Will You Please Be Quiet, Please?

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Will You Please Be Quiet, Please?
CarverR Will.jpg
Author Raymond Carver
Country United States
Language English
Genre Short stories
Publisher McGraw-Hill
Publication date
February 22, 1976
Media type Print (Hardback & Paperback)
ISBN 0-07-010193-0
OCLC 1551448
813/.5/4
LC Class PZ4.C3336 Wi PS3553.A7894

Will You Please Be Quiet, Please? (1976) was the first major-press short-story collection by American writer Raymond Carver. Described by contemporary critics as a foundational text of Minimalist fiction, its stories offered an incise and influential account of segregation and disenchantment in mid-century American suburbia.[1]

Publication history[edit]

Cartoon invitation for a party celebrating the publication, by S. Clay Wilson.

Unlike his later collections, the stories collected in Will You Please Be Quiet, Please? were written during a period Carver termed his "first life" or "Bad Raymond days", prior to his near-death from alcoholism and subsequent sobriety. The earliest compositions date from around 1960, the time of his study under John Gardner at Chico State in English 20A: Creative Writing.[2] In the decade and a half following, Carver struggled to make space for bursts of creativity between teaching jobs and raising his two young children, and later, near-constant drinking. The compositions of Will You Please... can be grouped roughly into the following periods:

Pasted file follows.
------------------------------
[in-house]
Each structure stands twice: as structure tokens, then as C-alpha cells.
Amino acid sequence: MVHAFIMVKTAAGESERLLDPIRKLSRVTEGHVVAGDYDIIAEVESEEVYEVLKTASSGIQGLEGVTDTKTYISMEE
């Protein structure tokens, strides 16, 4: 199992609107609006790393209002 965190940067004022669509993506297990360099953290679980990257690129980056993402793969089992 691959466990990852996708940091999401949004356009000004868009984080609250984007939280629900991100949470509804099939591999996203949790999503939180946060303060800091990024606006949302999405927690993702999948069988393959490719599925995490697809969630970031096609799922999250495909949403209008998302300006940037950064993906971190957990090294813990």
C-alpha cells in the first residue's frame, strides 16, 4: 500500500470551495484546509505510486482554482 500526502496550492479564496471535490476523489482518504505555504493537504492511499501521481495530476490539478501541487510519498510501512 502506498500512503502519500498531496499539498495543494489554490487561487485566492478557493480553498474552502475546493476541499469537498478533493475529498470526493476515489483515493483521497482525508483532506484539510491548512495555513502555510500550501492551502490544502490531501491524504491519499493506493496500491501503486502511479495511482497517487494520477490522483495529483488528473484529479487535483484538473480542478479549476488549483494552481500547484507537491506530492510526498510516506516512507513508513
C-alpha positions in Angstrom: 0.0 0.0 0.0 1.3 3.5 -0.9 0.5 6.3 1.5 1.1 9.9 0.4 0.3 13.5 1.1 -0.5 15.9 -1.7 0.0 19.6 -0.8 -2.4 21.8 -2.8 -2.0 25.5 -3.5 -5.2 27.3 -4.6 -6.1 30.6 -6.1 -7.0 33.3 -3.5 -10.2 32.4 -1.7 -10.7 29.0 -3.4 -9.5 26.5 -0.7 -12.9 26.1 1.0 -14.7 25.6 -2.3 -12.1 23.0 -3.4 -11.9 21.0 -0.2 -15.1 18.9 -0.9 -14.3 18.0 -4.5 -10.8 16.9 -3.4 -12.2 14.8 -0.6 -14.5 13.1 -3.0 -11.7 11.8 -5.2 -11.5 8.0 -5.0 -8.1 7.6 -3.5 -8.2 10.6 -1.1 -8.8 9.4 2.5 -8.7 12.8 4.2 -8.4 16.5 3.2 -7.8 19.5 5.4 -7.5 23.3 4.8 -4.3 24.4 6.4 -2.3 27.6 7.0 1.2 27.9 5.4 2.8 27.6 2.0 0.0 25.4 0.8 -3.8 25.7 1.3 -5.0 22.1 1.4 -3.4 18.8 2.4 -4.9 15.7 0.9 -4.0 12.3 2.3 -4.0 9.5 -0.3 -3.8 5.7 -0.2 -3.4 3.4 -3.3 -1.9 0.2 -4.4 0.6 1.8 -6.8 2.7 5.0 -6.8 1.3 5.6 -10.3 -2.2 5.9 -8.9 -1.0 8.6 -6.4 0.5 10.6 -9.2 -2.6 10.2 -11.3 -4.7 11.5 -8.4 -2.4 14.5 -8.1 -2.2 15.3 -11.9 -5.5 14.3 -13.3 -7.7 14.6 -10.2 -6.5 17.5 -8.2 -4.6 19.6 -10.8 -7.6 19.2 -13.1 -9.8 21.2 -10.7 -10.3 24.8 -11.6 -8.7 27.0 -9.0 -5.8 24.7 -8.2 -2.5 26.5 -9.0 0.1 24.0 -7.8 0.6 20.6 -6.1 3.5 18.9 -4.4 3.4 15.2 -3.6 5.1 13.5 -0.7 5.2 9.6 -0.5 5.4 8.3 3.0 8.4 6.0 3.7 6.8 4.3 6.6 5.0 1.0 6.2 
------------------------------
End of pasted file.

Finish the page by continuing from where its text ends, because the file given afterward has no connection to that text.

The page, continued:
• 1960-1 - "The Father"
  • 1960-3 - "The Ducks", "What Do You Do in San Francisco?"
  • 1964 - "Will You Please Be Quiet, Please?", "The Student's Wife", "Sixty Acres"
  • 1967 - "How About This?", "Signals", "Jerry and Molly and Sam"
  • 1970 - "Neighbors", "Fat", "Night School", "The Idea", "Why, Honey?", "Nobody Said Anything", "Are You a Doctor?"
  • 1971 - "What Is It?" ("Are These Actual Miles?"), "What's In Alaska?", "Bicycles, Muscles, Cigarets", "They're Not Your Husband", "Put Yourself in My Shoes"
  • 1974 - "Collectors"

Although several of the stories had appeared previously in prominent publications (the Foley Collection had published the story "Will You Please Be Quiet, Please?" in 1967 and Esquire had accepted "Neighbors" in 1971), as the first author to be collected in the new McGraw-Hill imprint for fiction, this marked the first major commercial success of Carver's career.[3] The title for the collection was originally proposed by Frederic W. Hills, editor at McGraw-Hill, as Put Yourself in My Shoes,[4] and Gordon Lish, Carver's editor, agreed.[5] However, after polling friends, Carver made a stand for the eventual title, under which Lish selected 22 of the more than 30 Carver had published to that date.[6]

Critical reception[edit]